• 15 court institutions („gerichtliche Gefangenenhäuser“) – Eisenstadt, Wien-Josefstadt, Wr. Neustadt, St. Pölten, Krems, Korneuburg, Graz-Jakomini, Leoben, Klagenfurt, Linz, Wels, Ried i.I., Salzburg, Innsbruck, Feldkirch
  • The Vienna juvenile court – Wiener Jugendgerichtshilfe

For members

HEALTH

How do I get a European Health Insurance Card in Austria?

An European Health Insurance Card (EHIC) provides EU residents with access to public healthcare across the bloc. Here’s what you need to know about getting an EHIC in Austria.

How do I get a European Health Insurance Card in Austria?

A big advantage of living in Europe is the ability to travel to so many different countries.

But sometimes accidents or illness can happen while on holiday or a work trip, which can mean an unplanned visit to a doctor.

READ ALSO: Austria recommends 4th Covid vaccine dose for everyone over 12

Thankfully, the European Health Insurance Card (EHIC) provides some protection against expensive medical bills in the form of reciprocal healthcare. 

Here’s what you need to know about the EHIC and how to get the card in Austria.

What is an EHIC?

An EHIC is a form of medical insurance cover and replaces the international health insurance voucher (form E111). It is issued free of charge and allows holders to access state-provided medical care while temporarily in another EU country. 

It works on a reciprocal basis through a country’s social security system and care is provided at the same cost as those insured in the country (which means it can be free, in some cases).

This means that if you have an e-card and are insured with one of the public health insurances in Austria, such as ÖGK, for example, you are entitled to the EHIC and to access public health services (to a certain extent) in other countries.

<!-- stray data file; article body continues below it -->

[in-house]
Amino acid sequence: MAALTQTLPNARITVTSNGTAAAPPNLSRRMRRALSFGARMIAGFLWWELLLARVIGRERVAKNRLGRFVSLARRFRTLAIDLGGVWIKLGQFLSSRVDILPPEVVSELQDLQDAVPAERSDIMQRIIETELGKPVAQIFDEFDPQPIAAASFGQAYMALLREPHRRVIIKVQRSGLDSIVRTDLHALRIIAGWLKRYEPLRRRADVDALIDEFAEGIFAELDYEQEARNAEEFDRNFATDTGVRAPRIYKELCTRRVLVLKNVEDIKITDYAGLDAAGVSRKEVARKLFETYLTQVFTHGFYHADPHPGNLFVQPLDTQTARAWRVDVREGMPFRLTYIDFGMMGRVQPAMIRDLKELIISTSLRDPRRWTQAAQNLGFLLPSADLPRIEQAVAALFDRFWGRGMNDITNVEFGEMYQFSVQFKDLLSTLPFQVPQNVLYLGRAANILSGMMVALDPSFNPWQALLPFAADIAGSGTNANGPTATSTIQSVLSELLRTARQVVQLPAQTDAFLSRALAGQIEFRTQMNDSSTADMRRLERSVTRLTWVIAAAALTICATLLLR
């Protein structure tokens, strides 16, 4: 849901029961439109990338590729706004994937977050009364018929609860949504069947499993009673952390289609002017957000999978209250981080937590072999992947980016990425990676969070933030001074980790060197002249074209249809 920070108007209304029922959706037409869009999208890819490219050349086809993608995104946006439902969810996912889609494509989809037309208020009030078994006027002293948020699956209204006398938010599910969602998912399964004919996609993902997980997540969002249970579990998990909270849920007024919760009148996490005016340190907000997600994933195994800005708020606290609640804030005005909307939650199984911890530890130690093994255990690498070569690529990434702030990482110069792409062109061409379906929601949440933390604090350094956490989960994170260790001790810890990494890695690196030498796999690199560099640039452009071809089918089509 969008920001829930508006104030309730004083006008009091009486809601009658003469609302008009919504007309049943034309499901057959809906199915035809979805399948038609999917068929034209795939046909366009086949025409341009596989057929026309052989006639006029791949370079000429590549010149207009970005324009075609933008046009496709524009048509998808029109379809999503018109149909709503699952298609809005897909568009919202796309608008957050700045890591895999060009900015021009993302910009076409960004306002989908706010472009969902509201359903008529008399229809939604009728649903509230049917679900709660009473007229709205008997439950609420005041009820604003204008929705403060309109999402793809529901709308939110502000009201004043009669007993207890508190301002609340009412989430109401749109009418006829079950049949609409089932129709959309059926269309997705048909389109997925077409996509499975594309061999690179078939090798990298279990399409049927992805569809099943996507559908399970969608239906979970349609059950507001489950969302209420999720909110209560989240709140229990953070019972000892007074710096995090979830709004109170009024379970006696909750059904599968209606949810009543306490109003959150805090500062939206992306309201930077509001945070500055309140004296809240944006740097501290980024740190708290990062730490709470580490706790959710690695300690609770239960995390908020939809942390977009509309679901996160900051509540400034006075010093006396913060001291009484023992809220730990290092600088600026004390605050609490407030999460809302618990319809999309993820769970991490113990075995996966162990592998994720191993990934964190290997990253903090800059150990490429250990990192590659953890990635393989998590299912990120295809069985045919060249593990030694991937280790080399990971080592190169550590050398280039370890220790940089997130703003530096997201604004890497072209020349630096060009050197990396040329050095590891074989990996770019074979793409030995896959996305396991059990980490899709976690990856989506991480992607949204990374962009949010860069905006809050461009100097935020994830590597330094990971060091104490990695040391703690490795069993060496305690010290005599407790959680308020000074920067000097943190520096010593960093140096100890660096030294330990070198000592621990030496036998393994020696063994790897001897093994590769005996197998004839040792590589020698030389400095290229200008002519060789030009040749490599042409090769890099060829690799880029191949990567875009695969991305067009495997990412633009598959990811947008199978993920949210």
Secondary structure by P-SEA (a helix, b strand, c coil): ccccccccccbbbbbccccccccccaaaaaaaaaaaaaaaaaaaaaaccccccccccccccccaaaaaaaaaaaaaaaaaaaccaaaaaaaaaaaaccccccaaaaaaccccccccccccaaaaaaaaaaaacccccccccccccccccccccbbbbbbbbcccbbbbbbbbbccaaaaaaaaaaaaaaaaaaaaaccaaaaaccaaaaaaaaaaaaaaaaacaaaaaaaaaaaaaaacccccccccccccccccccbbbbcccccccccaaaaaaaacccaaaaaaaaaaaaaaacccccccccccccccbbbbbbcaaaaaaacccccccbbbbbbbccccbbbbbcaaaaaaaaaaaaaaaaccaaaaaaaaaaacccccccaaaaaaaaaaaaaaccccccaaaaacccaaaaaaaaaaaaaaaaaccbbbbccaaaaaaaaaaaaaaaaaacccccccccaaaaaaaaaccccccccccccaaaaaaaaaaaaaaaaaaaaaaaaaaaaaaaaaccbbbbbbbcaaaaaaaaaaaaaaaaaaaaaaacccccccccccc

FOR MEMBERS: What is Austria’s e-card and what do you need to know about it?

The EHIC is valid in all 27 EU countries, as well as Iceland, Liechtenstein, Norway, Switzerland, Macedonia, Serbia, Montenegro, Bosnia and Herzegovina, and the UK.

However, the EHIC is not an alternative to comprehensive travel insurance as it doesn’t cover any private healthcare costs, a flight home or lost/stolen property.

Why do I need an EHIC in Austria?

The main advantage of having an EHIC is if you need medical treatment while briefly travelling in another country.

While the coverage is limited to state-provided healthcare, it does mean you will be treated by a doctor and not liable to pay non-resident medical fees.

READ NEXT: How Austria is making it easier for non-EU workers to get residence permits

Austria’s e-card – the national insurance card – is needed for almost all medical procedures. On the back, it contains the EHIC Ecard image: Wikicommons

How do I get an EHIC?

EHICs are issued by the national health country provider of the country where you live. This could be, for example, the ÖGK or SVA, depending on which provider you use in Austria.

In Austria, every e-card (the health insurance card that is used to visit a doctor) already contains an EHIC on the reverse of the card, so there is no need to apply for it separately. 

However, if the data fields on the EHIC on the back of your e-card contains stars (***) instead of personal information such as name and date of birth, further documentation is required to access healthcare in another EU country.

In this case, you need to contact your social security provider in Austria to receive a replacement card before you travel.

The EHIC is only valid on the condition that you are insured or co-insured in Austria.

Useful words 

Social insurance – Sozialversicherung

Travel insurance – Reiseversicherung

Healthcare – Gesundheitspflege

Useful links

European Commission

Austrian social insurance

SHOW COMMENTS